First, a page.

Stark and Wayne have a lot of parallels, probably enough to keep a stable of lawyers employed for decades yet to come, but the writers just seem to *love* to destroy Stark Enterprises, either by corporate takeover, or rampaging Super, or relative, or etc… All the way down to recently being so busted bankrupt he winds up conning a neighborhood into funding the re-opening of an abandoned factory to make pill bottles, and without a dime to his name. He really needs to call his company Phoenix, because it comes back from the ashes every time it burns.

  • 53 Pete // Sep 26, 2011 at 5:02 pm

    What a fun and thought provoking read… including the comments!

    Something to note: Both Marvel (pre-Disney) and DC are New York based companies, so the CEO as a villain thing doesn’t really surprise me. Gotta figure that there would be a few libs in the editorial mix.

  • 54 Dan D. // Sep 26, 2011 at 5:19 pm

    I’m not convinced this is a conscious decision on the part of the creators of the comics, as opposed to a genre necessity. People who make their own fortunes tend to be heavily involved in their businesses, until they reach a point at which they nearly run themselves. Their children come of age in a world where that’s already happened, which gives them a great deal more free time in their prime crime-fighting years. It’s true that villains’ businesses seem to have reached that point already… but I’d claim this is a necessity again because it’d make for a boring story if Lex Luthor wasn’t cleverer than Superman, or if Doctor Manhattan wasn’t able to be blinded by Veidt (implying (along with a lot of other explicit evidence) intelligence and drive vastly greater than that of the majority of people). In fact, it’d make for no story at all.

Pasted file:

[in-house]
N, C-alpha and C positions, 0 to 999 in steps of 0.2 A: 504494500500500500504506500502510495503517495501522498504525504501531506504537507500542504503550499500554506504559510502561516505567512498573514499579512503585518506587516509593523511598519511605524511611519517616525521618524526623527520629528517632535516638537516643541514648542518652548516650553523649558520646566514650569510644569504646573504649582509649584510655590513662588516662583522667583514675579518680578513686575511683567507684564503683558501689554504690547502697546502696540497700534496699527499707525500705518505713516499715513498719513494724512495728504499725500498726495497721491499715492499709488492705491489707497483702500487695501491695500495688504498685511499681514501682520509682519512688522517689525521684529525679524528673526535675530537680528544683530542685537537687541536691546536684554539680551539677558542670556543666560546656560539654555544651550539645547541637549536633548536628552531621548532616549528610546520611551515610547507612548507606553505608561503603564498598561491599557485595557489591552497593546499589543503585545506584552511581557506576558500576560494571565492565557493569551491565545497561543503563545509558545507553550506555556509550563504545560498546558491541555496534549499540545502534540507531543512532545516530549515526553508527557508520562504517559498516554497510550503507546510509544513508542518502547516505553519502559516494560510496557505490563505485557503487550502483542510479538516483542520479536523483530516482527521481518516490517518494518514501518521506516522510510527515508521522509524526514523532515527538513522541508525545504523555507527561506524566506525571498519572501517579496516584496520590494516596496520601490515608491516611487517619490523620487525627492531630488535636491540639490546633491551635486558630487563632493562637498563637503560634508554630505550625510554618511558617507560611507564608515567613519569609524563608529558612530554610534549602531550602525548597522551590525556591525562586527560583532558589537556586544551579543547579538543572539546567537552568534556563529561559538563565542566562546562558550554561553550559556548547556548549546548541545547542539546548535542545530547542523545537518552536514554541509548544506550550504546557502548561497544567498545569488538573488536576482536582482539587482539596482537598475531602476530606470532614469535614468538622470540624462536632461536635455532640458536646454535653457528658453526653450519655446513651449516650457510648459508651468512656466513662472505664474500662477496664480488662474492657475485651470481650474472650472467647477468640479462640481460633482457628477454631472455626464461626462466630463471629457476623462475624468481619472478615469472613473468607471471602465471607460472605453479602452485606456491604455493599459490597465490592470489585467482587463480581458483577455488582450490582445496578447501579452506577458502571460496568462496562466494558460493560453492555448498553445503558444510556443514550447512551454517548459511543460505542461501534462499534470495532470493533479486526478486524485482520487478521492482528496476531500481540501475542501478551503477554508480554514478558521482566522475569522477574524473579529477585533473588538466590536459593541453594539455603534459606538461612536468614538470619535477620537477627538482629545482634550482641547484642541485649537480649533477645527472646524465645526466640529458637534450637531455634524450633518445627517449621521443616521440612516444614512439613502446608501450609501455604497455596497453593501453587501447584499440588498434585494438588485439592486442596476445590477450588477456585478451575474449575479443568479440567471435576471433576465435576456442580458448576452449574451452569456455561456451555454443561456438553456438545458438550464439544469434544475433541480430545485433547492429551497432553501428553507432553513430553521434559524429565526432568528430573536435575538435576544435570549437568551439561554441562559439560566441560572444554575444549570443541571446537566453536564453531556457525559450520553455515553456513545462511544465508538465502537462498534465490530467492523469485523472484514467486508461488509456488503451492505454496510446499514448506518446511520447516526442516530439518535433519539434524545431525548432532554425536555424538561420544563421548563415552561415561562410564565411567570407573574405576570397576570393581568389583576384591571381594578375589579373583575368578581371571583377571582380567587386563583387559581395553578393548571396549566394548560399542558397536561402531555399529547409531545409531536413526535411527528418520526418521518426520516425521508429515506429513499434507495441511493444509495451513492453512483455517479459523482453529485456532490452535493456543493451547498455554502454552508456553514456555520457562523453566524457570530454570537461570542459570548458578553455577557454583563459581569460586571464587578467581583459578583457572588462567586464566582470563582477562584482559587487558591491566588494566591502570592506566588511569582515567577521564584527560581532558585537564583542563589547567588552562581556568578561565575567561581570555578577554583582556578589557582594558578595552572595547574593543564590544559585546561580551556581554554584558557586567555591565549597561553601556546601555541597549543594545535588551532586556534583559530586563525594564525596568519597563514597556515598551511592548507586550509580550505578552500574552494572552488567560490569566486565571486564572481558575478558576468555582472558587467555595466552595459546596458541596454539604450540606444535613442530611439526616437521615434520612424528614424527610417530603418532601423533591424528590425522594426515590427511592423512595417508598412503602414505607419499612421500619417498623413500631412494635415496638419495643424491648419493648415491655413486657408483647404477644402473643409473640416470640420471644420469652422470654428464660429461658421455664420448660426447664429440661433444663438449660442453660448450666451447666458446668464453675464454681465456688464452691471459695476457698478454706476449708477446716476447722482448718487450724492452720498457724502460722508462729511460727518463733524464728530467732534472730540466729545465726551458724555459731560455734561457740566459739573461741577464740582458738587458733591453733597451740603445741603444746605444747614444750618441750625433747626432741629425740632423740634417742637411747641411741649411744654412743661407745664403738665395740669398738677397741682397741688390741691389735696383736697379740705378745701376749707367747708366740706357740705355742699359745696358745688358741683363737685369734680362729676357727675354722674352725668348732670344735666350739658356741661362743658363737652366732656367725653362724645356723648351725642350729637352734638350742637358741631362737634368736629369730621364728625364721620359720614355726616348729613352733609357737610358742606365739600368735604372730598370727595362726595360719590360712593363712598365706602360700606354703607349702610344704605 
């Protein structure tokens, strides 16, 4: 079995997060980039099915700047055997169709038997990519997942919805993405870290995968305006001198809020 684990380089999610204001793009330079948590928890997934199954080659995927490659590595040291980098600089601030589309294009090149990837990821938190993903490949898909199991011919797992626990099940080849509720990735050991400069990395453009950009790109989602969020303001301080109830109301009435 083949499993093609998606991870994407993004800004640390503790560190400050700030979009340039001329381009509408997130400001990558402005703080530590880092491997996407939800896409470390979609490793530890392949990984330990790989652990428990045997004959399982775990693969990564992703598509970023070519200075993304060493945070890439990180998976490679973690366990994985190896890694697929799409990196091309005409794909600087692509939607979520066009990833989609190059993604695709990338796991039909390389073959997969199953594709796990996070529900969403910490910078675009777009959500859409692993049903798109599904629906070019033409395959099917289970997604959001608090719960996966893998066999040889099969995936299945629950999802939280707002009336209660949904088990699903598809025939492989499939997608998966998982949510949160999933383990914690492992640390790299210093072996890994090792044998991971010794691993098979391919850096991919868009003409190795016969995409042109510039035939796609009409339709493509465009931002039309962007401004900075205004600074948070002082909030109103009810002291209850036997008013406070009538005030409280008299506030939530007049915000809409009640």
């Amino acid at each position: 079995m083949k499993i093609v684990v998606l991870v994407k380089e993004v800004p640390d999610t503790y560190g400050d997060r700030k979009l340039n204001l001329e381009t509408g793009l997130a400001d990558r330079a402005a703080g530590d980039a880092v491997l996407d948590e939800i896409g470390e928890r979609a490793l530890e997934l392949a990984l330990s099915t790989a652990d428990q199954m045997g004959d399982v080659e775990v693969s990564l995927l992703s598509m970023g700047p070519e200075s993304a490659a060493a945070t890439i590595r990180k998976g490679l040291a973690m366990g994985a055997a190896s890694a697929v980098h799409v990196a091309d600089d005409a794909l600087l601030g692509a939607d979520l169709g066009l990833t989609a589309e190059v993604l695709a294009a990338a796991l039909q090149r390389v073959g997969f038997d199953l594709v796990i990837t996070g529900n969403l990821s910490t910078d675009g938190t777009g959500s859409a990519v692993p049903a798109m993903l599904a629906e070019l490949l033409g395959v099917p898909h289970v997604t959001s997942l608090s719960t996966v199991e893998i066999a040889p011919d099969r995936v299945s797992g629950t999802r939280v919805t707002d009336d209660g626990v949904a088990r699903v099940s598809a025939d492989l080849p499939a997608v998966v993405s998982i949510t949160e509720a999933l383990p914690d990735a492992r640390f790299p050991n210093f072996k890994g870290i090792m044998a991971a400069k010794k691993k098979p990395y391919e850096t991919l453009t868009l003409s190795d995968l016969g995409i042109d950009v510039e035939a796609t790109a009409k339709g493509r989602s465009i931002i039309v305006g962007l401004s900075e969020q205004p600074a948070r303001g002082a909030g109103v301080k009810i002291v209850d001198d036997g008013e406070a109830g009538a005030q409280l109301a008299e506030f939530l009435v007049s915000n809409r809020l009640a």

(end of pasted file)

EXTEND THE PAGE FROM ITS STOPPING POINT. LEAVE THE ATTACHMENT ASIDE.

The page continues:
The only hero for whom this is not true is Batman, but he’s the exception that proves the rule; Wayne does have to struggle enormously to become Batman (that’s not inherited or given), and there simply aren’t enough hours in the day to make it plausible that he could build a corporate empire to self-sufficiency and learn his crime-fighting skills, while still leaving room for him to be seriously challenged.

  • 55 The Nerd Hive // Sep 27, 2011 at 12:47 am

    Wait, didn’t Ozymandias inherit his wealth, then give it all away, go on a pilgrimage to learn about the world, then build an empire from scratch?

    Check’s complete anthology, found it, Chapter 11, page 8, and I quote:

    Ozymandias: I was determined to measure my success against his [Alexander the Great]. Firstly, I gave away my inheritance to demonstrate the possibility of achieving anything , starting from nothing.

    Next I departed for Northern Turkey, to retrace my hero’s steps.

    end quote

    So yeah, he doesn’t belong on this list. He’s just an evil CEO that built everything from the ground up. His inheritance doesn’t count.

  • 56 Shannon // Sep 28, 2011 at 1:22 pm

    Wow! Not much love for the Incredibles! And a lot of misapprehension about Watchmen. Where to start?

    First: the entire setup of the Incredibles is a world that has rejected “supers” precisely because their powers make “normal” people uncomfortable. How “special” is running the 100m in sub 10, when “Mr 100” can do it in sub 1? The villain is not a “meritocrat” wanting to “give powers to everyone” — he’s a “super” fetishist sociopath, convincing himself his selfishness is “effective” or “right” because it will “prove” that his sociopathy is “normal”.

    Second: there is only one superhero in Watchmen, and that’s Dr Manhattan. The rest of them are mentally ill costume fetish vigilantes. Watchmen is *specifically* about the fact that even one actual factual superhero *changes the entire world*. It’s utterly ludicrous for “Superman” to limit his activities to “fighting crime” in one city — this is what Watchmen points out.